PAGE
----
Reading time: 3 minutes
The book of Hosea is well-known for its story of Hosea and Gomer, the prostitute who Hosea is told to go and marry. But, do you realize that after chapter 3, Gomer is not mentioned anymore within the book? Beyond the rocky love story of a prophet and a prostitute, this is a story about us today. Of how we, like the Israelites, have wandered away from God to other lovers.
I’ve been wanting to rest and sit in the idea of God pursuing me. And the more I sit in it, the more uncomfortable I get. Because I know, like Gomer and the Israelites, I’ve found myself attracted to other “lovers” that claim they can love me back in bigger, better, bolder ways.
So there I run, ignoring the promise of an eternal betrothal of righteousness and faithfulness from God (2:19-20). I choose disgraceful things over glorious ones (4:7) and forget that my stubbornness doesn’t allow me to be led to pastures (4:16).
I am doomed (5:4), when I’m running this way, forsaking Him who does not forsake me and hoping these other “lovers” will help cure the loneliness inside (5:13).
But they will not.
I must return to the One who truly loves me, with the eternal betrothal. The One who leads to wildernesses, we see.
And it seems like a trap at first! What good can be found in a wilderness?
“What good can come from Nazareth?” the apostle would later ask.
Don’t we unknowingly ask this question every time we step into a desert place? Nothing good is what our eyes see first, but then they begin to adjust. Blinking harder as we continue to walk, the ground around us changing before us.
But it can’t be! Water in the desert? And it’s coming from the ground!
The dusty dirt turns darker as the water rises and flows. Our eyes follow the swelling stream and we look ahead. It is pooling together. Now large enough for us to wash ourselves and our dirty feet. Now large enough for us to drink! We can make it, we begin to think.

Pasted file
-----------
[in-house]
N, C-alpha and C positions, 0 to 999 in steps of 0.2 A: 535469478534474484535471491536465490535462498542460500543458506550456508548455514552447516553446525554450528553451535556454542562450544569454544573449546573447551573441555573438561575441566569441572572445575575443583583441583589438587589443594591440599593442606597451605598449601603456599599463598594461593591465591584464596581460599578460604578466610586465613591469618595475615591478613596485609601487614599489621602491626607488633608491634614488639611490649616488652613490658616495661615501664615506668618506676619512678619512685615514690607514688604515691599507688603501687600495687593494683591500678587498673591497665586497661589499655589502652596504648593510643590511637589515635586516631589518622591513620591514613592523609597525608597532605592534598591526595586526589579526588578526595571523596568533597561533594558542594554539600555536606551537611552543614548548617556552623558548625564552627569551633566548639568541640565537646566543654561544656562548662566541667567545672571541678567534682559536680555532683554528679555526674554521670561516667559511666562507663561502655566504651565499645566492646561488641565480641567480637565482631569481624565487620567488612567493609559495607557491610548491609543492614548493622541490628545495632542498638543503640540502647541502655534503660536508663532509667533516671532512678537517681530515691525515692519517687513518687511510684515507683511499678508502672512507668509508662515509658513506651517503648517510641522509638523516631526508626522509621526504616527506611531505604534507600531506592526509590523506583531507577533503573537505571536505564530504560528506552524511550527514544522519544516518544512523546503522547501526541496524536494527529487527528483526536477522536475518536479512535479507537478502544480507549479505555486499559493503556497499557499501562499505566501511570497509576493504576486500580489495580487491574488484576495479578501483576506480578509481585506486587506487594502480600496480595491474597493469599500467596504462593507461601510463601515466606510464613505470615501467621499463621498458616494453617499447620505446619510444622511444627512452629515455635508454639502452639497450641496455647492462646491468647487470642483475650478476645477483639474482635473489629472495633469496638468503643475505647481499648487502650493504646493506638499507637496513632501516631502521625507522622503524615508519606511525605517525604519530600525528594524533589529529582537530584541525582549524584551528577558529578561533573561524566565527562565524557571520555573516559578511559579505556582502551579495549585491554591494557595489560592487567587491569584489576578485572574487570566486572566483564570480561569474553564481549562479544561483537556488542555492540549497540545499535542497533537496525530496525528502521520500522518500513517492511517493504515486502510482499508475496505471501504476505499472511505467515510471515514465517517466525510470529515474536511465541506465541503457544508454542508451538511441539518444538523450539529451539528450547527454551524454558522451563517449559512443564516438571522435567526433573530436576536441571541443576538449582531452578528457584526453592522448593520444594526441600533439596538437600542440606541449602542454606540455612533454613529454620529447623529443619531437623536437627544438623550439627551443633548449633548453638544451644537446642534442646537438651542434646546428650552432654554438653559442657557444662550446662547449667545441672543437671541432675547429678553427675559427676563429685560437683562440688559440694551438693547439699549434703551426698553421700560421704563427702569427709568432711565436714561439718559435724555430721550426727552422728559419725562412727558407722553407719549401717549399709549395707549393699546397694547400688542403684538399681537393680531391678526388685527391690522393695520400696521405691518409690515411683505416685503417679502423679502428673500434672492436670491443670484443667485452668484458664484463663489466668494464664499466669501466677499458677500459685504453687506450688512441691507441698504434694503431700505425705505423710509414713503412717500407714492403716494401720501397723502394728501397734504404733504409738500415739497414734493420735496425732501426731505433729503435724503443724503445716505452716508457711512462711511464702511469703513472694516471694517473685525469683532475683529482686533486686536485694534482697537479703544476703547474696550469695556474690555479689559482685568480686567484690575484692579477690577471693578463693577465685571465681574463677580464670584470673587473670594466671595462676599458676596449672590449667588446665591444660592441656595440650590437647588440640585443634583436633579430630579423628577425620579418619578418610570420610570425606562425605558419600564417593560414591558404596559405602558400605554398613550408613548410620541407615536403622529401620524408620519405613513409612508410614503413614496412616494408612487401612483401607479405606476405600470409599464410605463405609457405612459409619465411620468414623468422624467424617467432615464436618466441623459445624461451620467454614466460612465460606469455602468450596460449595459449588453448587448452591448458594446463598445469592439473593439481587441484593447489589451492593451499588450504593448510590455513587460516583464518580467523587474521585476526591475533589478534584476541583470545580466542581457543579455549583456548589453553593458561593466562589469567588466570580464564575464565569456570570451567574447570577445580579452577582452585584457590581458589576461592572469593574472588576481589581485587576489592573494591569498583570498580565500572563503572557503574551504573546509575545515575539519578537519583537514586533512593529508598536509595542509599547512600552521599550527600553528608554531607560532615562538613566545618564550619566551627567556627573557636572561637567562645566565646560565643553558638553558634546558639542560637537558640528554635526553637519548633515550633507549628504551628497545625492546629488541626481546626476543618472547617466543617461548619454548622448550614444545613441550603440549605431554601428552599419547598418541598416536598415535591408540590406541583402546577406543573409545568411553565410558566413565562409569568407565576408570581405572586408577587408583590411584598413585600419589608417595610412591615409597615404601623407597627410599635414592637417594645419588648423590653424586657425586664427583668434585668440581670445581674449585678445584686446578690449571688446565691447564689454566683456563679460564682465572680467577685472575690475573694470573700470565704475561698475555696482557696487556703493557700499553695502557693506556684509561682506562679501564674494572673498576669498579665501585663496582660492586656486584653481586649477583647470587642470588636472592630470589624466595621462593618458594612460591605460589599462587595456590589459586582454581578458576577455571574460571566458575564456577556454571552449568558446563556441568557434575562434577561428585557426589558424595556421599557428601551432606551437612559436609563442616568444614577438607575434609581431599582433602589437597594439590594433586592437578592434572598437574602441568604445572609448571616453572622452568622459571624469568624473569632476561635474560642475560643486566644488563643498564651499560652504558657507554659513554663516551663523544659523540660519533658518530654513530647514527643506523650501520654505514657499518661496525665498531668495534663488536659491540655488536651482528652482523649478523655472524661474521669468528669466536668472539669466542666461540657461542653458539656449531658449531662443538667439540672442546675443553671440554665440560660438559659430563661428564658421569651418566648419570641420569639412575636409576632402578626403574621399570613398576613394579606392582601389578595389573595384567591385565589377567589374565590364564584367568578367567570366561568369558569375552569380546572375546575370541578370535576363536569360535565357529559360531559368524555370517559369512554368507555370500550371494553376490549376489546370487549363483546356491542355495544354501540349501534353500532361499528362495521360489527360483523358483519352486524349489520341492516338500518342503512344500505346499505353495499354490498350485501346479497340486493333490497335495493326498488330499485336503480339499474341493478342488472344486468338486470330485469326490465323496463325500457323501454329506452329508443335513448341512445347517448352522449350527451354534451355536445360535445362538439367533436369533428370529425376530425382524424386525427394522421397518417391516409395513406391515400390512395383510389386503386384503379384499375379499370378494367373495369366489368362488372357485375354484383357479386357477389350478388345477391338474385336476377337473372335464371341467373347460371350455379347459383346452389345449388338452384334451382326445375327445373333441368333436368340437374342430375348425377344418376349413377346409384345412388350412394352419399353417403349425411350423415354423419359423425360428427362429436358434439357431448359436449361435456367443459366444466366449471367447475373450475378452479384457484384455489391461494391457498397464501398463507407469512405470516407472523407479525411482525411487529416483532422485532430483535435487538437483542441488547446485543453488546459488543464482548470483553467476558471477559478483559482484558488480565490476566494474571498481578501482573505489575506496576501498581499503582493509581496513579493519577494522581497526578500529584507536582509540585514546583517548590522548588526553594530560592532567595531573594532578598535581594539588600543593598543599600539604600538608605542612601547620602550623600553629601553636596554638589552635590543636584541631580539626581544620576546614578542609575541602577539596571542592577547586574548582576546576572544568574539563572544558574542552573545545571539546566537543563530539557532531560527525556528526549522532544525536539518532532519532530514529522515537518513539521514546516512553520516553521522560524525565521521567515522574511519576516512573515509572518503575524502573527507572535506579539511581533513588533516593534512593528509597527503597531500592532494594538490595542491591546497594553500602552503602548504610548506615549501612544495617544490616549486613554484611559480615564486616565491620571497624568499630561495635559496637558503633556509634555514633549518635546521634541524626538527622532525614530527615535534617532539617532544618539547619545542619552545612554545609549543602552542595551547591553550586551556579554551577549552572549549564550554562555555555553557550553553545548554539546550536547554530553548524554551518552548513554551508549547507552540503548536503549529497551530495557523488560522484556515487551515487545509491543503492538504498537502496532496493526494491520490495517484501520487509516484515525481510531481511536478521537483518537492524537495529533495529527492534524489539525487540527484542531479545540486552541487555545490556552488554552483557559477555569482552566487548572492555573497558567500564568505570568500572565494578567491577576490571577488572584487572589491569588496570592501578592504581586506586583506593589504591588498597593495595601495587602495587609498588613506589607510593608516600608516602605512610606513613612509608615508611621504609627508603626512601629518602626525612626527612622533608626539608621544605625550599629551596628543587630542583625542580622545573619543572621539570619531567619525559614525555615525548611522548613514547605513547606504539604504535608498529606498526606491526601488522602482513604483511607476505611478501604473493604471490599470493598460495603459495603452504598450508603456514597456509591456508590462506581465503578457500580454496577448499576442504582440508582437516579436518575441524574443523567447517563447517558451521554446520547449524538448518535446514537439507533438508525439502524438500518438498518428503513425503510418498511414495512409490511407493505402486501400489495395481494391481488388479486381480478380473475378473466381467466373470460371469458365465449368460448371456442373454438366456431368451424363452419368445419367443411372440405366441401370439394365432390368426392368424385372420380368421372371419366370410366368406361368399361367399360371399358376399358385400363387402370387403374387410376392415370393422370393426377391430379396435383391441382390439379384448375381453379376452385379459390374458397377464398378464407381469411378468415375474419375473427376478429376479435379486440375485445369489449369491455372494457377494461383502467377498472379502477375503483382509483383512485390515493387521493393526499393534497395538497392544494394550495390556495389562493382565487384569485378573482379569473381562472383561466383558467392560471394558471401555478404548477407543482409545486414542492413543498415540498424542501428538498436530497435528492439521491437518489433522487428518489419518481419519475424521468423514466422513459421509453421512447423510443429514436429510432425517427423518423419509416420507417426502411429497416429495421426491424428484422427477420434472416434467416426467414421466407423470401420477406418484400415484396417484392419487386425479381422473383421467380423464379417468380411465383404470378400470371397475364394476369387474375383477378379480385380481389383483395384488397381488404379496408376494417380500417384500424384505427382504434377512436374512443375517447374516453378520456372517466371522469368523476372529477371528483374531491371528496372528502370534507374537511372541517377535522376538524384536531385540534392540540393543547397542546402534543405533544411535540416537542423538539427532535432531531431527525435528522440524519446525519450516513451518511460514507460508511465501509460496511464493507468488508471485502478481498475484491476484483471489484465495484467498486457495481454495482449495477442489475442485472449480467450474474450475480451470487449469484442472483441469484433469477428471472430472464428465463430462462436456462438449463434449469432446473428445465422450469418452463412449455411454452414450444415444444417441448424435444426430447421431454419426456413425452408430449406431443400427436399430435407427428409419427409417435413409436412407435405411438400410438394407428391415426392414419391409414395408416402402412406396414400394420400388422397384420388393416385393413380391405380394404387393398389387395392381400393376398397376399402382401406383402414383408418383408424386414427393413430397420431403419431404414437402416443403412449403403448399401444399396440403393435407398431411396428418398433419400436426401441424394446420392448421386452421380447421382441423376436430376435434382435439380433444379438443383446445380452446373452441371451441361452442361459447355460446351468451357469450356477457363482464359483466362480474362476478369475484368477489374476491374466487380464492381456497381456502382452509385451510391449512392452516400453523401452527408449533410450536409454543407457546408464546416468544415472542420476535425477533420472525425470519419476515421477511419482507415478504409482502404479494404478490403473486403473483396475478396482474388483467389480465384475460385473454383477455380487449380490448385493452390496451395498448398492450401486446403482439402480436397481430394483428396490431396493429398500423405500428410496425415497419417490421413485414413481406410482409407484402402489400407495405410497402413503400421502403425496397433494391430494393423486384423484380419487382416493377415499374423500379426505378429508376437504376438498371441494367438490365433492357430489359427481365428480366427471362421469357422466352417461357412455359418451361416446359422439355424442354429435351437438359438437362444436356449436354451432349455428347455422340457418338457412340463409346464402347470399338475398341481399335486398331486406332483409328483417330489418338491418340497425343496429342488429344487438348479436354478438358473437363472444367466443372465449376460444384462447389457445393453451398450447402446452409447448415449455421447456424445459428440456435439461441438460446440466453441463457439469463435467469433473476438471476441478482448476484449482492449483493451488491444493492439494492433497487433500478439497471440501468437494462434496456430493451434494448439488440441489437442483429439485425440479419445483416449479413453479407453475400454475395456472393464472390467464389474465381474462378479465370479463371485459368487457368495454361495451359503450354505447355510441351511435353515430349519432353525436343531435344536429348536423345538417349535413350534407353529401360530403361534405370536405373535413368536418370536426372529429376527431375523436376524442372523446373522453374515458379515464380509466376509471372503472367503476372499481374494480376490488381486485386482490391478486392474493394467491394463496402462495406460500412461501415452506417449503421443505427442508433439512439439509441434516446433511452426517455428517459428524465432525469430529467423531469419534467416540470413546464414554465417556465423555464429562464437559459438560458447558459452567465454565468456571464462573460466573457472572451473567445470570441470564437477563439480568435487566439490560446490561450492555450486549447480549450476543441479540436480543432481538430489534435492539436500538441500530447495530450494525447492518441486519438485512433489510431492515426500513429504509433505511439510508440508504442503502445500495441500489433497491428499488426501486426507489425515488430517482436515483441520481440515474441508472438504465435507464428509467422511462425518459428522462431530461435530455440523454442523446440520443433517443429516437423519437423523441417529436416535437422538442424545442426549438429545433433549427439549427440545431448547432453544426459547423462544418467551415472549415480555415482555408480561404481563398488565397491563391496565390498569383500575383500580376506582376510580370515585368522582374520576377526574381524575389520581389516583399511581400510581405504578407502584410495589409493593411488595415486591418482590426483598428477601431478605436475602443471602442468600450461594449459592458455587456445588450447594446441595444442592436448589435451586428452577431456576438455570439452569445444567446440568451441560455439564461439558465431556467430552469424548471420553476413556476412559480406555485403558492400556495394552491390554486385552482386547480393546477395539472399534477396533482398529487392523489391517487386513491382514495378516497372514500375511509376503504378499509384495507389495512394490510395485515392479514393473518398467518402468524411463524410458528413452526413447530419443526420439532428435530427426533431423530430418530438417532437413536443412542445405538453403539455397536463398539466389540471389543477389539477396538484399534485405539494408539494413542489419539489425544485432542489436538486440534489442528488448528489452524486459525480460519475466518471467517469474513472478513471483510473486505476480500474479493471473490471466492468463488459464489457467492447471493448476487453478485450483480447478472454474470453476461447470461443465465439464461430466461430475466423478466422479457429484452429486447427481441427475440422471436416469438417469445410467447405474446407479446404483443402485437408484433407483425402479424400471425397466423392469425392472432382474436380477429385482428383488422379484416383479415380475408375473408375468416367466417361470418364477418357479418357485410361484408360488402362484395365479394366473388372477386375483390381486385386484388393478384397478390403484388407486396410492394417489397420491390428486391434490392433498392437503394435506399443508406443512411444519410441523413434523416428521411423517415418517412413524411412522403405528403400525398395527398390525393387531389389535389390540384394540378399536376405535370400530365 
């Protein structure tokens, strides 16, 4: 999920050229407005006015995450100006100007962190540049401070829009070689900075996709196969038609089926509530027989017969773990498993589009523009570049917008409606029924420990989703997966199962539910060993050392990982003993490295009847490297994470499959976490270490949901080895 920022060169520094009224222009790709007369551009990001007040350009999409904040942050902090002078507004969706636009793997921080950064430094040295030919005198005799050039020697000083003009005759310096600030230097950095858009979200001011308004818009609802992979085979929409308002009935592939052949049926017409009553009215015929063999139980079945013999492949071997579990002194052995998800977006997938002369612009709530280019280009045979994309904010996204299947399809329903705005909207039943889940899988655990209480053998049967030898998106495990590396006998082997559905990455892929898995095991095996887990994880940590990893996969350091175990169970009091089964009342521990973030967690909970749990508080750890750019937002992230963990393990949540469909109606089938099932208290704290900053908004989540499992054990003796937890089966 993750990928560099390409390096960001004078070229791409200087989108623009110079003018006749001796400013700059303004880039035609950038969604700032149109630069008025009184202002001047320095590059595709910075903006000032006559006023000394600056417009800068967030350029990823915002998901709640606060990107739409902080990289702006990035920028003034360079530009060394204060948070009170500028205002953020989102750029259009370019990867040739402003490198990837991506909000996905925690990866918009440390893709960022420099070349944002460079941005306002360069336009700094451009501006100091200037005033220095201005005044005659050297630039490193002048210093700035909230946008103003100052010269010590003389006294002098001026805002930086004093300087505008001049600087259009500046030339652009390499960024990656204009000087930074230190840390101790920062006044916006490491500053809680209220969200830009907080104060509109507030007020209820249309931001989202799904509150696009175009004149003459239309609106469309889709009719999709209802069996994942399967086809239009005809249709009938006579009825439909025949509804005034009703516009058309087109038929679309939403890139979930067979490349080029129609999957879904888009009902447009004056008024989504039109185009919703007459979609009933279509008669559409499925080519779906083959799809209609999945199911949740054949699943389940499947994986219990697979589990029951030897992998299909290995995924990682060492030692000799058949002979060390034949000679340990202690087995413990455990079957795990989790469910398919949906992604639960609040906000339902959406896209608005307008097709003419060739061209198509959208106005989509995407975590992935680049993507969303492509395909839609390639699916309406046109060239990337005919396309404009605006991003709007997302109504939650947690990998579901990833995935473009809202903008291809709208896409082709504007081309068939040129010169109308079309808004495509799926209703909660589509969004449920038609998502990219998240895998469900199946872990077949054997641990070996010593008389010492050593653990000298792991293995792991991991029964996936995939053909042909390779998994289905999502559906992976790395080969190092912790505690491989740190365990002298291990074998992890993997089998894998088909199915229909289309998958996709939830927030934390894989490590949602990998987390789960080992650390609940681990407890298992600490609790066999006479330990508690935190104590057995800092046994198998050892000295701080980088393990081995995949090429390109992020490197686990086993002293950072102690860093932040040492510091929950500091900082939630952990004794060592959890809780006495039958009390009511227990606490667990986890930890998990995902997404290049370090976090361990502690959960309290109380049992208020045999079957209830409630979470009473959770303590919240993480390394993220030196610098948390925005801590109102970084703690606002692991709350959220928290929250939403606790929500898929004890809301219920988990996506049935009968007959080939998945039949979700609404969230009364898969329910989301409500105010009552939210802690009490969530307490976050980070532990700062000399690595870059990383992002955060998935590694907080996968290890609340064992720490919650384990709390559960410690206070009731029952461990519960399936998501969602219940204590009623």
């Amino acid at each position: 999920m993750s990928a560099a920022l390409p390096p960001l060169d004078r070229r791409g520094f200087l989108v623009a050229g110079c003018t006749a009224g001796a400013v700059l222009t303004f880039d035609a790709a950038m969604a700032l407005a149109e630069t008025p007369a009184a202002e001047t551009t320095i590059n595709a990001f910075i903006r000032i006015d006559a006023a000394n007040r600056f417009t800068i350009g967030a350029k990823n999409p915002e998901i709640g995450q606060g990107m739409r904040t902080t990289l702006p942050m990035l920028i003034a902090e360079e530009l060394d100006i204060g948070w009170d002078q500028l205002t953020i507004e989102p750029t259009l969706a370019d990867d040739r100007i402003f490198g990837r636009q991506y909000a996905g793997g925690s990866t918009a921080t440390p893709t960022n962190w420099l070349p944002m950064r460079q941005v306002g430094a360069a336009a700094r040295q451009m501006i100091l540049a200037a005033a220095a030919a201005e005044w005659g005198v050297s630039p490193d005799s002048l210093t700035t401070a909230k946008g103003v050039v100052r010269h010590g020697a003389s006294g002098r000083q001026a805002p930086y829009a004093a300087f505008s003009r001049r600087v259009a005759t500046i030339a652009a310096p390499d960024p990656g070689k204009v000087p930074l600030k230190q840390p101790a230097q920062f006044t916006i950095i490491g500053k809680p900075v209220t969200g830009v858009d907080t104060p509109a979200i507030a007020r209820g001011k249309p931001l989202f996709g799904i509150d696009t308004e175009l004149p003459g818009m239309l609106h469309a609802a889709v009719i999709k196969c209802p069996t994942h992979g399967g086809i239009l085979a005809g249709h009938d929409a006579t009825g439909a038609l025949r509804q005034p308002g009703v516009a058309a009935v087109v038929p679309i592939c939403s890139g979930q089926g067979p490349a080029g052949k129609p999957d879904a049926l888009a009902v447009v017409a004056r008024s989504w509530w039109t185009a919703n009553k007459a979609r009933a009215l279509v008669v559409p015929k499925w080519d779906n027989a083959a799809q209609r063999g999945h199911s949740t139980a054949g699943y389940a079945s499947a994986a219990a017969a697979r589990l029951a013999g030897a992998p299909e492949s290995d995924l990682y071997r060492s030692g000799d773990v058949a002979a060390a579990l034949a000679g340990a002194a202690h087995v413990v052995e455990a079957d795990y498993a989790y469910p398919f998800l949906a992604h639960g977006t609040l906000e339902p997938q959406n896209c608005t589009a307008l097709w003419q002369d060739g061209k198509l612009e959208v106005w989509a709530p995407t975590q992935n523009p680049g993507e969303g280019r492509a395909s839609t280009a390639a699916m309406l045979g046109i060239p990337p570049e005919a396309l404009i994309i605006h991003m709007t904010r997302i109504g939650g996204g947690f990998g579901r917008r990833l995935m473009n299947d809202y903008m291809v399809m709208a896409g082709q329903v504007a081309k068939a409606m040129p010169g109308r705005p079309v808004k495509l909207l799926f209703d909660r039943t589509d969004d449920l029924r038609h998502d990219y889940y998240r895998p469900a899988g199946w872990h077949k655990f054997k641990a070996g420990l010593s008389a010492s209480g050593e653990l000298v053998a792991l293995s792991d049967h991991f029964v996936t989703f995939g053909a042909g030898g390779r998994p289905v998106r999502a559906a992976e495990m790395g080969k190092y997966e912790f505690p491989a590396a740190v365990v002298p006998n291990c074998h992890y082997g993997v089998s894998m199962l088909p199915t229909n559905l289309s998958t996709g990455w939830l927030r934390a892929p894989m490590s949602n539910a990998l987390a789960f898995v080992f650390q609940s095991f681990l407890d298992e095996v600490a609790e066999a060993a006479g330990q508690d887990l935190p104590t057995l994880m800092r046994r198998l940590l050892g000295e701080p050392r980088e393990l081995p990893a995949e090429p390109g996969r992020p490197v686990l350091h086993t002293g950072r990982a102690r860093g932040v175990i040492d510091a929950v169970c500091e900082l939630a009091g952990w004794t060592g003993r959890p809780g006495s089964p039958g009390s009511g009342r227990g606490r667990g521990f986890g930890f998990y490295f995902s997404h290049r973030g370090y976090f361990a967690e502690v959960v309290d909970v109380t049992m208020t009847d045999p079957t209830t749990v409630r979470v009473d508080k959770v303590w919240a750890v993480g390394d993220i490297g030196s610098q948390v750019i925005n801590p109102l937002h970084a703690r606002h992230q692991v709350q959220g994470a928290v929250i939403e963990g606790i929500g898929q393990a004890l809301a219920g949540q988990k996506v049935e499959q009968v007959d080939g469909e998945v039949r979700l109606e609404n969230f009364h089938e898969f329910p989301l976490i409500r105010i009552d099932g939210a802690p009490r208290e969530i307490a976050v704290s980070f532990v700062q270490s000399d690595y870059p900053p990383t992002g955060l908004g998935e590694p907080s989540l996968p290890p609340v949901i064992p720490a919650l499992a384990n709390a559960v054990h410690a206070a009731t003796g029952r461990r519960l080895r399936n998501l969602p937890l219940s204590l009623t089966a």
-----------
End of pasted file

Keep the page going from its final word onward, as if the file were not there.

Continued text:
And what is that pricking our heart? Hope.
This desert wilderness that once held us captive is now turning into an oasis. New life, not certain death.
And we were led here all along.
We must resist going back.
Gomer, it’s believed, finally stopped resisting. Her silence for the rest of the book of Hosea seen as a sign that she stayed and remained faithful to the husband who bought and brought her back lovingly.
I wish to be Gomer and get it right within three chapters, but like the Israelites, I take a bit longer. Israel repents in chapter 6, but it’s not a faithful repentance. Their love has no substance (6:4) and they continue to say all the right things, but don’t do them. Very reminiscent of me today, confusing obedience and sacrifice.
So I ask myself, does my love for God have substance?
There are roots there, but how are they doing? Are they planted strong by the water that pools together in the wilderness or are they rotted?
“As surely as the sun rises, he will appear; he will come to us like the winter rains, like the spring rains that water the earth.” (Hosea 6:3) As surely as the sun rises...
Will my repentance be empty like the “lovers” I chase after, like that of the Israelites? Or will I see the way in the wilderness that springs forth hope and eternal betrothal and never look back?
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